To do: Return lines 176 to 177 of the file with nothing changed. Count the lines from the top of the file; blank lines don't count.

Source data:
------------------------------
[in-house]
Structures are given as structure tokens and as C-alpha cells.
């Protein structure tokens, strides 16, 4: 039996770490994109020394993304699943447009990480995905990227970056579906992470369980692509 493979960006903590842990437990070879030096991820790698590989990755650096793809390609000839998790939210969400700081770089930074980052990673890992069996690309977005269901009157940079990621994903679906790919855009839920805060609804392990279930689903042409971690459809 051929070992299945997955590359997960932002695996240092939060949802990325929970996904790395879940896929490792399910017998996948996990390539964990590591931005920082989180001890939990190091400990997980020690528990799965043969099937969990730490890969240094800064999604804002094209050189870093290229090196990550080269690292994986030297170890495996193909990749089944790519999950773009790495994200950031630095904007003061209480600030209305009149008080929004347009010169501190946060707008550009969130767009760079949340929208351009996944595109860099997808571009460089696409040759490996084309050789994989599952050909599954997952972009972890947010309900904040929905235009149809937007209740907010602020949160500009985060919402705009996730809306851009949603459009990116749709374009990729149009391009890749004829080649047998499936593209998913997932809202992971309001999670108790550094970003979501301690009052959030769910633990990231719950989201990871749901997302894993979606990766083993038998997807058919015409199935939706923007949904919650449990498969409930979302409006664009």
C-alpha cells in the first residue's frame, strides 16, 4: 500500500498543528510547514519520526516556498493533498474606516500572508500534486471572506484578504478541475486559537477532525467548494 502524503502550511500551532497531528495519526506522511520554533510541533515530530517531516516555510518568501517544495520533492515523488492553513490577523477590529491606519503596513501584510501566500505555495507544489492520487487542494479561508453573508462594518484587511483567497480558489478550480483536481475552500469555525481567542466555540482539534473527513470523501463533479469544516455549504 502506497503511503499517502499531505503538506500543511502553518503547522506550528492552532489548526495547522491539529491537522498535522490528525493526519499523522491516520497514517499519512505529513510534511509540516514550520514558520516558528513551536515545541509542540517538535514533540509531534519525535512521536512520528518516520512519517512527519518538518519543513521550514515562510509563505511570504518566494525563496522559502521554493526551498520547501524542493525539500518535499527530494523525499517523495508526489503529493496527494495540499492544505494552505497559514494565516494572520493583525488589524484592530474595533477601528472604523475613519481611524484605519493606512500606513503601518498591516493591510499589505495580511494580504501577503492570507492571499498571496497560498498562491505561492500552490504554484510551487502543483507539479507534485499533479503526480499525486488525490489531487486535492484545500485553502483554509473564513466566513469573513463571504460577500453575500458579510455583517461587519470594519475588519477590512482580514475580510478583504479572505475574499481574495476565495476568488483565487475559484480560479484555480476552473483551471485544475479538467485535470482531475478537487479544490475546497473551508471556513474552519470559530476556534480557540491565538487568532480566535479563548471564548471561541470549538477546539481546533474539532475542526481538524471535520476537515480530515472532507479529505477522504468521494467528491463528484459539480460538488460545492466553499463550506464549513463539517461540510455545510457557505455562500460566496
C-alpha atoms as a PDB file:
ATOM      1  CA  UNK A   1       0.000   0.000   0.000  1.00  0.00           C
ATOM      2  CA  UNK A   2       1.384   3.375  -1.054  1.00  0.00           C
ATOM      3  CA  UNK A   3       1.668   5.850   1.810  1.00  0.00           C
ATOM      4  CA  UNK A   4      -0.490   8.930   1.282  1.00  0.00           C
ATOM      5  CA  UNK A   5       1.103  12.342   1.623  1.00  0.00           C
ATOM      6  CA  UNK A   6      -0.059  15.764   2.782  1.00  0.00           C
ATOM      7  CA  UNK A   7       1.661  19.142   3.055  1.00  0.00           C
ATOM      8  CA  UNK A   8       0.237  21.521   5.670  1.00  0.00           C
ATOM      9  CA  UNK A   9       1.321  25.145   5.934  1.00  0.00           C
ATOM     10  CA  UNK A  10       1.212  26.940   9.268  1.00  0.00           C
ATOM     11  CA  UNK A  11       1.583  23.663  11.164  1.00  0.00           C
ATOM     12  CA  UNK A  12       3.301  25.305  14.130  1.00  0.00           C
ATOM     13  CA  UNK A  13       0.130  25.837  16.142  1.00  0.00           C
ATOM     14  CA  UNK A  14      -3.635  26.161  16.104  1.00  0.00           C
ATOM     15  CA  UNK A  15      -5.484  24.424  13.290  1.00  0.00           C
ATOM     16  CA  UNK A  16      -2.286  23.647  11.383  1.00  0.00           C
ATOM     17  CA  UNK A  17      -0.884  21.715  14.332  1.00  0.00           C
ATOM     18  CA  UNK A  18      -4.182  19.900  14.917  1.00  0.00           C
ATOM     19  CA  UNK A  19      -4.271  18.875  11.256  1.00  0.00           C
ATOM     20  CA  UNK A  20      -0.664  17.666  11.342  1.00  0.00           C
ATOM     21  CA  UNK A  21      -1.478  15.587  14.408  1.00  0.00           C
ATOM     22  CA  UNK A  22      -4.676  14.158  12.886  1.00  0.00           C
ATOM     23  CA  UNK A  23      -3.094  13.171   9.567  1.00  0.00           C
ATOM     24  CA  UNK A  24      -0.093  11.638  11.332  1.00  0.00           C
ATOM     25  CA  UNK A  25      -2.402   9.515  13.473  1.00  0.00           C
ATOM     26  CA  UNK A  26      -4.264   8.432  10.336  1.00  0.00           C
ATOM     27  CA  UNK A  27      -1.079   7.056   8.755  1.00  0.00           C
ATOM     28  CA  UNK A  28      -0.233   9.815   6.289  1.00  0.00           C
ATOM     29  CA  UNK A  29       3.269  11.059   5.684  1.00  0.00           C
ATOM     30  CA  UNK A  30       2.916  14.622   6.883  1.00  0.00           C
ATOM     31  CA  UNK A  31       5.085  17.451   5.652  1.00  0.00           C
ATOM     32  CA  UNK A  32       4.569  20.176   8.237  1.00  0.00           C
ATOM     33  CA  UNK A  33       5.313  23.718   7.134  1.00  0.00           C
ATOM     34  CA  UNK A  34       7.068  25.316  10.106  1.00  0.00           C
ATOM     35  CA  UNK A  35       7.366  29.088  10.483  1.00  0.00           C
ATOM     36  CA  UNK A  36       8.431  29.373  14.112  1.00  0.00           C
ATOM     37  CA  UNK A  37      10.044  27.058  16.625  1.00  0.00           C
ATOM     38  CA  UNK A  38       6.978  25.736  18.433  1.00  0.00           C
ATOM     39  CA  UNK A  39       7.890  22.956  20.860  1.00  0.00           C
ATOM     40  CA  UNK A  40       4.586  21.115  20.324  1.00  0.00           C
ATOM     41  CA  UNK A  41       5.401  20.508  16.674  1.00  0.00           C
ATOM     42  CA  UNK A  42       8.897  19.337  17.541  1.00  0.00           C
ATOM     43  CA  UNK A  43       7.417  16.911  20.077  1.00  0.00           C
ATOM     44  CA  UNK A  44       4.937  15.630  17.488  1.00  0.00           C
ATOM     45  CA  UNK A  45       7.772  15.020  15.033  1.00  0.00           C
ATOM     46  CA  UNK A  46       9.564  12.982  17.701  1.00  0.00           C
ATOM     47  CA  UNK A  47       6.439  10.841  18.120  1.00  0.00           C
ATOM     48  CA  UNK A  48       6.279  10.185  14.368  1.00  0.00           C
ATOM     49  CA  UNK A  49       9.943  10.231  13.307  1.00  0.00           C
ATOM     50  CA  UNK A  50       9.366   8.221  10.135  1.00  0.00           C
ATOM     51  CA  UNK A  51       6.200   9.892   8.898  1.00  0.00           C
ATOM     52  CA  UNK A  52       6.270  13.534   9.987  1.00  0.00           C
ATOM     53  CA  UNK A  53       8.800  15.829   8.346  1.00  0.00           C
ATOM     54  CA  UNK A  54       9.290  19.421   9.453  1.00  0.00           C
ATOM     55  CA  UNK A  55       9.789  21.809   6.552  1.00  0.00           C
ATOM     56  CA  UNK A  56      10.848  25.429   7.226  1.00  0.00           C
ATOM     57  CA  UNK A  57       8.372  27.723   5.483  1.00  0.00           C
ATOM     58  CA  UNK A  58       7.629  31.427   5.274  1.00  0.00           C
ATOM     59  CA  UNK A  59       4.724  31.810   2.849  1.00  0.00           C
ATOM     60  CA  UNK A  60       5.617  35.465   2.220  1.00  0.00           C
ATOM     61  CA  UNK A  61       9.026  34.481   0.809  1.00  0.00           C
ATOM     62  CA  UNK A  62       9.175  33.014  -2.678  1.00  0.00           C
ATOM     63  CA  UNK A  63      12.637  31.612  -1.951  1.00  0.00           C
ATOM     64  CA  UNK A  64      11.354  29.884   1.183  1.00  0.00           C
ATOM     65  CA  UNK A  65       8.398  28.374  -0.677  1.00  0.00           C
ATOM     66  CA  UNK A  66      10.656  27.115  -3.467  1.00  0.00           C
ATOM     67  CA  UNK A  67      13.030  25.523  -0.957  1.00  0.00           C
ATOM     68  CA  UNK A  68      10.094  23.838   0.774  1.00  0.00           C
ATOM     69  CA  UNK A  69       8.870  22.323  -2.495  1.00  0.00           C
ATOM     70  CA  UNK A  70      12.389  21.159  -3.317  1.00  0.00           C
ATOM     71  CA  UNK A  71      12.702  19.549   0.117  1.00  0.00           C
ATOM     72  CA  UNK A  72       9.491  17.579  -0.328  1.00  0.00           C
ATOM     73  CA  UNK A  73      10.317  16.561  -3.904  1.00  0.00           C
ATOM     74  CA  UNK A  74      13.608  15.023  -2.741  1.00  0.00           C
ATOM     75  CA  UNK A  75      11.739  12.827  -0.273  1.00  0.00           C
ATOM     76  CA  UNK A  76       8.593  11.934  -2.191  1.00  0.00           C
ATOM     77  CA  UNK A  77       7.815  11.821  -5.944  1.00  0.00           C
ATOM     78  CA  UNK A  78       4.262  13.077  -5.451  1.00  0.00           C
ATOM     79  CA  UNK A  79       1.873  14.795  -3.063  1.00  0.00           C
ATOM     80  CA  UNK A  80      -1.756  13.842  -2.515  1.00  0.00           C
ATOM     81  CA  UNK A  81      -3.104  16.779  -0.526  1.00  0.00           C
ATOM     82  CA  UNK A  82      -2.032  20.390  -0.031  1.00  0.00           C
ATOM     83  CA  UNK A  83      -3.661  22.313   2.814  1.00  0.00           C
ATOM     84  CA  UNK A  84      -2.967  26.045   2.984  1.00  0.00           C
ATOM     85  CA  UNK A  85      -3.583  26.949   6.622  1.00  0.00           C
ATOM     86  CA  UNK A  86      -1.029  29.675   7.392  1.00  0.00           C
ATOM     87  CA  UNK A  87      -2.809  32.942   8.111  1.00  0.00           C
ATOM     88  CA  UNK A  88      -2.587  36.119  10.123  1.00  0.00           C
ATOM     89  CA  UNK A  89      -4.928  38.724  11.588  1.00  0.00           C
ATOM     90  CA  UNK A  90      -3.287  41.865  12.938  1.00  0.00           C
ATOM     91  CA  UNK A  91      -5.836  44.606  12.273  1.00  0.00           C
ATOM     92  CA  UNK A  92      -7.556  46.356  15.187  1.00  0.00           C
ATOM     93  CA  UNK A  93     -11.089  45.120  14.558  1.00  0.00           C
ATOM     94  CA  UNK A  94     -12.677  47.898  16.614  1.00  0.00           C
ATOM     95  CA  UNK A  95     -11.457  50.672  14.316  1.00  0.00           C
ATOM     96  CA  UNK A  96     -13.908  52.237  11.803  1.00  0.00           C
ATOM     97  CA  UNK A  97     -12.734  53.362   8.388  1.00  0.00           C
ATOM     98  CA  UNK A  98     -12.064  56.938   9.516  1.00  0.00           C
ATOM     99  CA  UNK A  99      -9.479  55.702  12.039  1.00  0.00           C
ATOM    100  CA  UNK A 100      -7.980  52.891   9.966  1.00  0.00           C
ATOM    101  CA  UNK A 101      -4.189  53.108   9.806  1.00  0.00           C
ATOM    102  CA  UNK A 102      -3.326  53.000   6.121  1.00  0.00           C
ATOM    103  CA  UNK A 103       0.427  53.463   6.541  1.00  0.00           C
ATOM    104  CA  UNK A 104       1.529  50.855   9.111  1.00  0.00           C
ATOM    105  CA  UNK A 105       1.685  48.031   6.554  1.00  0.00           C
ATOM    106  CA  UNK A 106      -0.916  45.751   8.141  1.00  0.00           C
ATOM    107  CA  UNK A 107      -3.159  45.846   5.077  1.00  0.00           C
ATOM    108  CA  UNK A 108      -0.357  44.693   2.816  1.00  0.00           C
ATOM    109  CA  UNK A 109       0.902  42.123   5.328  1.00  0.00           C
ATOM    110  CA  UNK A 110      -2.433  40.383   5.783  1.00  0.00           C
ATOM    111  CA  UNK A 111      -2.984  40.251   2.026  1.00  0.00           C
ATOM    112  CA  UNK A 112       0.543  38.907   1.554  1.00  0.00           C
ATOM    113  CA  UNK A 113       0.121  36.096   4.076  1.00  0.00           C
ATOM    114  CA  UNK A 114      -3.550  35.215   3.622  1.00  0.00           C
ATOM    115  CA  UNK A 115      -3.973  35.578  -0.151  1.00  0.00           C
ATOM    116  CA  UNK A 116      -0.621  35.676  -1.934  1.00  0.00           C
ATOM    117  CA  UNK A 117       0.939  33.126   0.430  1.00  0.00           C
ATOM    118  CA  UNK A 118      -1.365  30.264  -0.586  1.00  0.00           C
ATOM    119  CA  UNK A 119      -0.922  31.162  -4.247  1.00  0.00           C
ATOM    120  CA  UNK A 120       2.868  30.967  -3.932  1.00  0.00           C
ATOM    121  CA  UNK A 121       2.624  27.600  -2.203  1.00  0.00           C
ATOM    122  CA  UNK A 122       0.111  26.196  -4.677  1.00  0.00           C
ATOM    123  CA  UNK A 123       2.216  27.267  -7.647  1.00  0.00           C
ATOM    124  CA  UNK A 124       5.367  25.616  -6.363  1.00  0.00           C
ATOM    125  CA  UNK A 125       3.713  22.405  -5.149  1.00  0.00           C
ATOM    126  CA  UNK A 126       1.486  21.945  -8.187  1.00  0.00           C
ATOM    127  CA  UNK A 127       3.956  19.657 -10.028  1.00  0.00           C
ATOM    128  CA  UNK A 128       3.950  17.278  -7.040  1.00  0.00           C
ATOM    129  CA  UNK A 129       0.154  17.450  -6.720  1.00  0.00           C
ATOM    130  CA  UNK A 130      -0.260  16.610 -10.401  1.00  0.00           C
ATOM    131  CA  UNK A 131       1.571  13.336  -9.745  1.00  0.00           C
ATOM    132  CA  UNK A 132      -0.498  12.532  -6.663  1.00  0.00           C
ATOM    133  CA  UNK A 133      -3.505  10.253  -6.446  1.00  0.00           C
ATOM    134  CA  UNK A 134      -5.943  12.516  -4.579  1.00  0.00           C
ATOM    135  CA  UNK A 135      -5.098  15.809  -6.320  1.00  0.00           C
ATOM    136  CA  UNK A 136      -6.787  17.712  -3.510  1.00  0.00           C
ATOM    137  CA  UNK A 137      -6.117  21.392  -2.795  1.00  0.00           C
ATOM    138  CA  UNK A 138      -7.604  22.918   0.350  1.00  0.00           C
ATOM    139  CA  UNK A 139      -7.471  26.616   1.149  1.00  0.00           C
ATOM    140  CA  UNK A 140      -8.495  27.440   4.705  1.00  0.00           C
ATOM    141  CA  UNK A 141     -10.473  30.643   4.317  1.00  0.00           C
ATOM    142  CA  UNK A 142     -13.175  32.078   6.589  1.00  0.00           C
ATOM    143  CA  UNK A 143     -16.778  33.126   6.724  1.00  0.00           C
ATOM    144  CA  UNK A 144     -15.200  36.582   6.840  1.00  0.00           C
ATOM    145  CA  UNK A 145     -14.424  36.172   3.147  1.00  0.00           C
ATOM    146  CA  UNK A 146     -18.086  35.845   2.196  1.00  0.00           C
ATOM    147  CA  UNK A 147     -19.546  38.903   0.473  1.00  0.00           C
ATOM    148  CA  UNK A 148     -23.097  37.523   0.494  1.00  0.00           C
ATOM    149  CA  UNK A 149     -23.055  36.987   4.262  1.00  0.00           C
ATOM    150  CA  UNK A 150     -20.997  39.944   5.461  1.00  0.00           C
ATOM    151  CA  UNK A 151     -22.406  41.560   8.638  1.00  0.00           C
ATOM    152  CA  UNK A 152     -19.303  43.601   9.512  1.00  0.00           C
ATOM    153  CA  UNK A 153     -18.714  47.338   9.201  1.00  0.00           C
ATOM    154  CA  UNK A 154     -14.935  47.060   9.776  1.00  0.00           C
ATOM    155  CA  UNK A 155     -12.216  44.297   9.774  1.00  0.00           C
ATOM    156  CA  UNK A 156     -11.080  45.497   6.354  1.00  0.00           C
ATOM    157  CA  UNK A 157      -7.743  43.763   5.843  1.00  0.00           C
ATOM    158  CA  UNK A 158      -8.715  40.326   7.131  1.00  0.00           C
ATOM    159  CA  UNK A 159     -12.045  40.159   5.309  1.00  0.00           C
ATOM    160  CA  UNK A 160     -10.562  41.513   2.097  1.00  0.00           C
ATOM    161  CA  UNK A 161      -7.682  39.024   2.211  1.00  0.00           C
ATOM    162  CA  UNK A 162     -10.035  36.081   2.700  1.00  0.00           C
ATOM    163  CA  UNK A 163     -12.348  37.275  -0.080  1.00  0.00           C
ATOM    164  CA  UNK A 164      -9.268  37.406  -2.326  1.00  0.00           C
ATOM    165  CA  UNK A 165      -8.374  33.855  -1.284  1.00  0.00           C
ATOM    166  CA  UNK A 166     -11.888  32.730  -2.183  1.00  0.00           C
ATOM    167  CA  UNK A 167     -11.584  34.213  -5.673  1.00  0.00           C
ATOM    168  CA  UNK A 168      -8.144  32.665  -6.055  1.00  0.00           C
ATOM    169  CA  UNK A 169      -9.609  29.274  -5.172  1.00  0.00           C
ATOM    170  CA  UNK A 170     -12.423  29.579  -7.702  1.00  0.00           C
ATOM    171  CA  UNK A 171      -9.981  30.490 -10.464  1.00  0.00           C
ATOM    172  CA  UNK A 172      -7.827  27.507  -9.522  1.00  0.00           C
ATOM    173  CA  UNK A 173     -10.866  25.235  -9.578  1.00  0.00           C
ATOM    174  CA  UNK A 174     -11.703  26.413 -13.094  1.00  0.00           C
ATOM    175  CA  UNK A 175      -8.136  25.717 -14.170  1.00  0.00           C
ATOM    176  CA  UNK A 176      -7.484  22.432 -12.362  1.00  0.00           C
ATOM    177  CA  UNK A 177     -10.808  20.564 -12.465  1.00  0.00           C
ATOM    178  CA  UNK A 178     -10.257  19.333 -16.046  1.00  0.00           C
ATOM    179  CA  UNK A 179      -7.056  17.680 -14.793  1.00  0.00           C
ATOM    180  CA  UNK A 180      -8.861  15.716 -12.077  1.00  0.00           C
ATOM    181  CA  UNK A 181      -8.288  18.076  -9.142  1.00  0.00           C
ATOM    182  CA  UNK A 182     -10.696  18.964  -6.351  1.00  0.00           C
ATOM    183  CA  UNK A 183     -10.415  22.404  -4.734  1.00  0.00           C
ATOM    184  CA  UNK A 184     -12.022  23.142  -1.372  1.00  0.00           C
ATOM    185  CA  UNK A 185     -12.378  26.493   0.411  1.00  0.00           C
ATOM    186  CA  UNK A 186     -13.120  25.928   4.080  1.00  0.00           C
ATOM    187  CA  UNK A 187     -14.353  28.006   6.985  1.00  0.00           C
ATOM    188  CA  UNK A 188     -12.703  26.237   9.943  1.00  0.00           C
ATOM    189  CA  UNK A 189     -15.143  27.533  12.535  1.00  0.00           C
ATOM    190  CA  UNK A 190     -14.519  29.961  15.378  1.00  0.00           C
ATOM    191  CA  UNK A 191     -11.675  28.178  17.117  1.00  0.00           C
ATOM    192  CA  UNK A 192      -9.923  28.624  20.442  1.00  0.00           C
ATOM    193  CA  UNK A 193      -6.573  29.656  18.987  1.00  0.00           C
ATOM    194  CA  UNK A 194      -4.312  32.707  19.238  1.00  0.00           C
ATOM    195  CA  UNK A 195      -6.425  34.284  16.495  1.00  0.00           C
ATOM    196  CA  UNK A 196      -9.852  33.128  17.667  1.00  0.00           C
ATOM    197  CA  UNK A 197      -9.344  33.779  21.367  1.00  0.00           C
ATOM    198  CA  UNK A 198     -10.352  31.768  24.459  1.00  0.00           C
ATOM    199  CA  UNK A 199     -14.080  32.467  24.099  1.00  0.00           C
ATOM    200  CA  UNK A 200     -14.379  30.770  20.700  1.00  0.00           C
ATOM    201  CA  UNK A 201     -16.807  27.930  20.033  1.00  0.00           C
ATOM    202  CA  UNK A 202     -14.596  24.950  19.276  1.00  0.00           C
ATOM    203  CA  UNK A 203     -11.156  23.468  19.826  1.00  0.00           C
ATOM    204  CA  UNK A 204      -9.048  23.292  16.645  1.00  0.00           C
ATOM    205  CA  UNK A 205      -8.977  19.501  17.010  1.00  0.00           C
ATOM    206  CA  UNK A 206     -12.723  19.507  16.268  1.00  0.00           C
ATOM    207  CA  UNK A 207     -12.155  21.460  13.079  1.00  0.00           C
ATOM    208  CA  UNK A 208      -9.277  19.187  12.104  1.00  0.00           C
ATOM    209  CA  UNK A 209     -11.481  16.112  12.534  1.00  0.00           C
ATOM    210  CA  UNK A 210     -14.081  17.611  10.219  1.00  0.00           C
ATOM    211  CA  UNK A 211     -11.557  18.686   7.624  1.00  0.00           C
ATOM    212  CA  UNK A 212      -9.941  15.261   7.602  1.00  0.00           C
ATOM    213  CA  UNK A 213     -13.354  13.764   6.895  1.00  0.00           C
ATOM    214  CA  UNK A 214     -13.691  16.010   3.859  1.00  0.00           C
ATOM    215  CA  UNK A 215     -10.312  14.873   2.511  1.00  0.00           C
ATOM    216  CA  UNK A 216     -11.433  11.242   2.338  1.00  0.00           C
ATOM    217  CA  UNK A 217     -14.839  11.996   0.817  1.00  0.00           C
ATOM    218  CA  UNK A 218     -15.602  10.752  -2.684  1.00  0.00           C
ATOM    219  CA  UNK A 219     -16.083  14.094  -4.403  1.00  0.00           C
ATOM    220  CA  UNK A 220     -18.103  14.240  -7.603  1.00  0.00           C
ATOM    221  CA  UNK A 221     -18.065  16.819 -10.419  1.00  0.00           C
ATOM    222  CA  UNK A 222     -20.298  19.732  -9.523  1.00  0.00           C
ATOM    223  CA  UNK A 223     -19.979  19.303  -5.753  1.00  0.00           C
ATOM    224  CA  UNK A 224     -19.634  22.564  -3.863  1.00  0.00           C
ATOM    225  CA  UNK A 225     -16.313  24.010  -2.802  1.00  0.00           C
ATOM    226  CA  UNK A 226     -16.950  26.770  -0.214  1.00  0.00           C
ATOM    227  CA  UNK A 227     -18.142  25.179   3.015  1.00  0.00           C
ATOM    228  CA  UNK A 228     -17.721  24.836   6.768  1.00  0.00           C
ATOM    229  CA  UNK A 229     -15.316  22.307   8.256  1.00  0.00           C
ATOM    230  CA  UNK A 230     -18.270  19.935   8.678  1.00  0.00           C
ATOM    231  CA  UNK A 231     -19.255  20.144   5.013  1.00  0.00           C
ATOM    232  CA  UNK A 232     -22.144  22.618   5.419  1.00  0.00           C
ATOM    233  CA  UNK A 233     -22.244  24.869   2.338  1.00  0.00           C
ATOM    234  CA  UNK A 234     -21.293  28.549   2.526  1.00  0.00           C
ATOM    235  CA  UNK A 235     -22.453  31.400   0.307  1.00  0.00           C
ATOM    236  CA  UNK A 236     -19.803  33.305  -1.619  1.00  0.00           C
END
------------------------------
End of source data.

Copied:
ATOM    171  CA  UNK A 171      -9.981  30.490 -10.464  1.00  0.00           C
ATOM    172  CA  UNK A 172      -7.827  27.507  -9.522  1.00  0.00           C